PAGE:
On July 2, 1984, Canadian Karel Soucek from Hamilton, Ontario successfully plunged over the Horseshoe Falls in a barrel with only minor injuries. Soucek was fined $500 for performing the stunt without a license. In 1985, he was fatally injured while attempting to re-create the Niagara drop at the Houston Astrodome. His aim was to climb into a barrel hoisted to the rafters of the Astrodome and to drop 180 feet (55 m) into a water tank on the floor. After his barrel released prematurely, it hit the side of the tank and he died the next day from his injuries.
In August 1985, Steve Trotter, an aspiring stunt man from Rhode Island, became the youngest person ever (age 22) and the first American in 25 years to go over the falls in a barrel. Ten years later, Trotter went over the falls again, becoming the second person to go over the falls twice and survive. It was also the second-ever “duo”; Lori Martin joined Trotter for the barrel ride over the falls. They survived the fall but their barrel became stuck at the bottom of the falls, requiring a rescue.
On September 28, 1989, Niagara’s own Peter DeBernardi (age 42) and Jeffery James Petkovich (age 25) became the first “team” to successfully make it over the falls in a two-person barrel. The stunt was conceived by Peter DeBenardi, who wanted to discourage youth from following in his path of addictive drug use. Peter was also trying to leave a legacy and discourage his son Kyle Lahey DeBernardi (age 2) from using addictive drugs. Peter DeBernardi had initially planned to have a different passenger. However, Peter’s original partner backed out, and Peter was forced to look for an alternative. Jeffery Petkovich agreed to attempt the stunt with him. Peter claims he spent an estimated $30,000 making his barrel, made of steel and fiberglass, which had harnesses, reinforcing steel bands, and viewing ports. Peter’s barrel also had a radio for music and news reports, rudders to help steer the barrel through the falls, oxygen, and a well-protected video camera to record the journey over the edge. They emerged shortly after going over with minor injuries and were charged with performing an illegal stunt under the Niagara Parks Act.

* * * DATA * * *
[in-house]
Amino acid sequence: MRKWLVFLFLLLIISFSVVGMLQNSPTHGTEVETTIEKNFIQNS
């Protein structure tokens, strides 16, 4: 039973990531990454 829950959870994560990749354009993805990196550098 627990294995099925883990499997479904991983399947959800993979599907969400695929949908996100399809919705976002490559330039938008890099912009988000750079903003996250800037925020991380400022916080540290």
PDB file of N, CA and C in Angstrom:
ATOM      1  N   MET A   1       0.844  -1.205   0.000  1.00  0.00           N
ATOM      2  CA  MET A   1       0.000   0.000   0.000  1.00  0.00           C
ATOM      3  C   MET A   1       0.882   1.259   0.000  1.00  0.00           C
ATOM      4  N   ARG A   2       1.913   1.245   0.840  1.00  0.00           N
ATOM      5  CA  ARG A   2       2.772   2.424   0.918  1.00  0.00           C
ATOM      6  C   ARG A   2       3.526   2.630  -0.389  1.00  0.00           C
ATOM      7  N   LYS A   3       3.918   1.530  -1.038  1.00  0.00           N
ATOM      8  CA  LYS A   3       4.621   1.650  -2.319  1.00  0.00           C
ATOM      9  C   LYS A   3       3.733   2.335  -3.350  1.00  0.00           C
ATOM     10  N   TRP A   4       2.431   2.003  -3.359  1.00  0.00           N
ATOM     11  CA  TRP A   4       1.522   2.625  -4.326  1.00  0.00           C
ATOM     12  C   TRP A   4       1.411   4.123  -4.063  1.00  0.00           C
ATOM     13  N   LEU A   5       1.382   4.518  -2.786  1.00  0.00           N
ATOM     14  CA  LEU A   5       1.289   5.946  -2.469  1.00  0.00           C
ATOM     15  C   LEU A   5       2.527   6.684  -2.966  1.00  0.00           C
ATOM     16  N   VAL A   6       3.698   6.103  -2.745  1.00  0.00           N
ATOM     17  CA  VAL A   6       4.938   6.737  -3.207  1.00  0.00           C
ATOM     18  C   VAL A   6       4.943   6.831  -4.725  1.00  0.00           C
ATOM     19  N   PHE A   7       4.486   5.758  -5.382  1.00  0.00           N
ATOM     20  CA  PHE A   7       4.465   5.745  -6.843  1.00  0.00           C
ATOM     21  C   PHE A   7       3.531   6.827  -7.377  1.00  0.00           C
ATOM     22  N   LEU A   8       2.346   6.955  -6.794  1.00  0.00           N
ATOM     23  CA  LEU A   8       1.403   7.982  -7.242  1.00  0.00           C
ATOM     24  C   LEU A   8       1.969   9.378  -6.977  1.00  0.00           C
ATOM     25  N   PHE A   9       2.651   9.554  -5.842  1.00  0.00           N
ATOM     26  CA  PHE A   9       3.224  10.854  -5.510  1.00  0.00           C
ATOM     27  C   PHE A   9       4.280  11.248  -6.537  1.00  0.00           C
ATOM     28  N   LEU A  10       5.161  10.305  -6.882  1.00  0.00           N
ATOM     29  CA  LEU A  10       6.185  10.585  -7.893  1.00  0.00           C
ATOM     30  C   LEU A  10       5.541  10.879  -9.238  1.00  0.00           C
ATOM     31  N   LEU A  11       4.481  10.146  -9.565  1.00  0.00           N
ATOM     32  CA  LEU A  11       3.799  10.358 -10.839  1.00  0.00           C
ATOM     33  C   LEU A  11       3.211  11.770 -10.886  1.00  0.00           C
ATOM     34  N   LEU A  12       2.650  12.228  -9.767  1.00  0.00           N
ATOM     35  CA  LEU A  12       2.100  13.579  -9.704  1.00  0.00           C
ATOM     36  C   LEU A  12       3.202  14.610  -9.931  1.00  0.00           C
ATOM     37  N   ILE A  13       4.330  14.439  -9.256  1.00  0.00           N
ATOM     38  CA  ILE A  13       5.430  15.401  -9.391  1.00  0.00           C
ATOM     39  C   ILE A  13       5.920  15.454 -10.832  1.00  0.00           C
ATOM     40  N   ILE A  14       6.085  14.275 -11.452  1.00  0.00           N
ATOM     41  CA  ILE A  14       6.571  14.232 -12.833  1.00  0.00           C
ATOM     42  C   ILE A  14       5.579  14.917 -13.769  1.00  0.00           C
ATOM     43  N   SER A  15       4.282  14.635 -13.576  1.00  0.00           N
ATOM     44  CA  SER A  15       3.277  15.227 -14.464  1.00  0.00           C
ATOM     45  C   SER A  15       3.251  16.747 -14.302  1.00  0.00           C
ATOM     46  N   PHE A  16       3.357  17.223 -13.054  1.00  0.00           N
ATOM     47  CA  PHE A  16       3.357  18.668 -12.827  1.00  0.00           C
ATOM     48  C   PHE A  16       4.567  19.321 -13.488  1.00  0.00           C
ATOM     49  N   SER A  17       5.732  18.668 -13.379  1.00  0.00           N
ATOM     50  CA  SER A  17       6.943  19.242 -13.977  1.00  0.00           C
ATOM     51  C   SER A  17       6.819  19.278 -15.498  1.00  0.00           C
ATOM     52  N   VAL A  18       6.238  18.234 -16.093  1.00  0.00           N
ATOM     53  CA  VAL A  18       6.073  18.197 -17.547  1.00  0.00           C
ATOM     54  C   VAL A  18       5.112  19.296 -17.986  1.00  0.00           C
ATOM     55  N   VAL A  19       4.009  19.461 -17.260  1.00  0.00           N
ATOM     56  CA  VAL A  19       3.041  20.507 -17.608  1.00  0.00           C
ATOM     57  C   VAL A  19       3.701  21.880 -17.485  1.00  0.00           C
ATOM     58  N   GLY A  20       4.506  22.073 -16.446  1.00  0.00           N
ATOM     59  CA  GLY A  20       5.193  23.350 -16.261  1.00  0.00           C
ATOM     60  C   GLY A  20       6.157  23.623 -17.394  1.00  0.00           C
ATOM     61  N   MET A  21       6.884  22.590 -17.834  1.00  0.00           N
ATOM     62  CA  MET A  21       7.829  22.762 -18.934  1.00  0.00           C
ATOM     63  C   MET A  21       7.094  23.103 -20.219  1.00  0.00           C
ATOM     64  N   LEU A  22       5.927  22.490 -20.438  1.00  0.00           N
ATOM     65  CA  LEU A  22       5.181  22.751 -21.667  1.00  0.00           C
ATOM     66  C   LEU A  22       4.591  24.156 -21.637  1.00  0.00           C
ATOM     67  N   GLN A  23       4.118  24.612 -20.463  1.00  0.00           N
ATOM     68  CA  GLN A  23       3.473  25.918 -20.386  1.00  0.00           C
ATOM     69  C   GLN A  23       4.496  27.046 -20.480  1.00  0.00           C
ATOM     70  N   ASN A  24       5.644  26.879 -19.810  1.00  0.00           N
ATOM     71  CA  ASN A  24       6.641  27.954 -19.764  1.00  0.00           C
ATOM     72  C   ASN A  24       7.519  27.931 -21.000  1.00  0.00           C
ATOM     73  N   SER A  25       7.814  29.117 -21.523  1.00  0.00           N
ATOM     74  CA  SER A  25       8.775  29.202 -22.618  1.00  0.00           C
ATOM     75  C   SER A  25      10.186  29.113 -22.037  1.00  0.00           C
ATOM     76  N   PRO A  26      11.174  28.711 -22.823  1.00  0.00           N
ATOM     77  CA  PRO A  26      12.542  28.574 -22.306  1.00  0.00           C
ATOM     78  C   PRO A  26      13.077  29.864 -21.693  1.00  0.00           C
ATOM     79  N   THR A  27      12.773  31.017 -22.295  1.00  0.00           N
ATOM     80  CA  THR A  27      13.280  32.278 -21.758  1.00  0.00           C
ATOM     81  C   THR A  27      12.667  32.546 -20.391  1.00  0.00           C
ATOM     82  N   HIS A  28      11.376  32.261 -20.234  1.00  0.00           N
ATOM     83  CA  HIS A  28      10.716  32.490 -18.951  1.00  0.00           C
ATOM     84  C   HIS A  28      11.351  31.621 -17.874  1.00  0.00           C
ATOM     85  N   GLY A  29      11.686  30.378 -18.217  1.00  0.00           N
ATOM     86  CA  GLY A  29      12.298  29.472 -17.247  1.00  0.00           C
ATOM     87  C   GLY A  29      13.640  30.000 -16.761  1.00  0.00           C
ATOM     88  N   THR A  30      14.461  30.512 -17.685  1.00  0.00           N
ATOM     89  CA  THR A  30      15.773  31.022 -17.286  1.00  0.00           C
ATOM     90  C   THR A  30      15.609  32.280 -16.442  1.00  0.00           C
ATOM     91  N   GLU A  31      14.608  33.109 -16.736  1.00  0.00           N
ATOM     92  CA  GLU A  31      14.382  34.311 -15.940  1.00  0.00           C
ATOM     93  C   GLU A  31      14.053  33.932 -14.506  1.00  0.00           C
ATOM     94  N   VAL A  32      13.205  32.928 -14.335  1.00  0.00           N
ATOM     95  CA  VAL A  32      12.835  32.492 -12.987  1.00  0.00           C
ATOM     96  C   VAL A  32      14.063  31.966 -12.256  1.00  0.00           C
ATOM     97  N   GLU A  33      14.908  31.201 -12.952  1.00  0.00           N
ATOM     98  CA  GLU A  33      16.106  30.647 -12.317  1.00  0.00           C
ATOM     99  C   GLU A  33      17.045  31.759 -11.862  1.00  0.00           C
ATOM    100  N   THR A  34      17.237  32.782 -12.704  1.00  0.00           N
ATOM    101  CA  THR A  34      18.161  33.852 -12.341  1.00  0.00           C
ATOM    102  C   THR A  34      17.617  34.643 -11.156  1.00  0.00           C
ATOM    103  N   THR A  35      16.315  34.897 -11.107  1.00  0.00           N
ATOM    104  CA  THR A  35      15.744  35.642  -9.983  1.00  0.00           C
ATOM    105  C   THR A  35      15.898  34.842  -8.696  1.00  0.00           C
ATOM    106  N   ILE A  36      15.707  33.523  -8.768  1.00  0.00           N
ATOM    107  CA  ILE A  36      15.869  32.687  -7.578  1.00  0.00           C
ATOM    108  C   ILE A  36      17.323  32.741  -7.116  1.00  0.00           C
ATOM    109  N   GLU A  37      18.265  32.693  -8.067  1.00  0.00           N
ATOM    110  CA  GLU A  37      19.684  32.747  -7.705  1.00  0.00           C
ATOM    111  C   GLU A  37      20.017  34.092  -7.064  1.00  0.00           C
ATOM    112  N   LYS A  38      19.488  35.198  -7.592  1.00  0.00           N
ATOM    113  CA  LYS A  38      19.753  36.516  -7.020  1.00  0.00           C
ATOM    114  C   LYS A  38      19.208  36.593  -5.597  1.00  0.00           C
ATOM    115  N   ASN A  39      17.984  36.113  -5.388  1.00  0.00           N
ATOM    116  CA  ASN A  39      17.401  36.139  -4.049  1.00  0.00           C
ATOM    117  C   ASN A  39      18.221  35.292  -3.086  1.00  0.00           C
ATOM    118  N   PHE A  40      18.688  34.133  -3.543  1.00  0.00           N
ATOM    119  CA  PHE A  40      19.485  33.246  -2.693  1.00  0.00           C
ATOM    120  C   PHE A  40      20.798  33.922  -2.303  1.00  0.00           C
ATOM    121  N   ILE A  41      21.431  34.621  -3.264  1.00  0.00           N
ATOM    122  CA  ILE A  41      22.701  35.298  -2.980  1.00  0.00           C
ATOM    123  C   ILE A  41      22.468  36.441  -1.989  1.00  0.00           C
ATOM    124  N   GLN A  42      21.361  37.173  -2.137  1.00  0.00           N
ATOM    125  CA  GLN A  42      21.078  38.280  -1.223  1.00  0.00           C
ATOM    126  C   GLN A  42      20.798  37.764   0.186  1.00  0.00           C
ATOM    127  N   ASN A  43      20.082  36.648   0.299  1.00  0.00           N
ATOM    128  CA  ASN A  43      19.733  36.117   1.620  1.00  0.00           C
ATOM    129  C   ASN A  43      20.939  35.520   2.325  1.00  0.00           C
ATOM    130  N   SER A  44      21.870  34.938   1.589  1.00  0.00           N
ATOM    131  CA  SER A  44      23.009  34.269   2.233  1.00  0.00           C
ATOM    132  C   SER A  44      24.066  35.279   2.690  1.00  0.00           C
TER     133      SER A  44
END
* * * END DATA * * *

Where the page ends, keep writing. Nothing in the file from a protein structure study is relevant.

On September 27, 1993 John “David” Munday, of Caistor Centre, Ontario, became the first known person to survive going over the falls twice.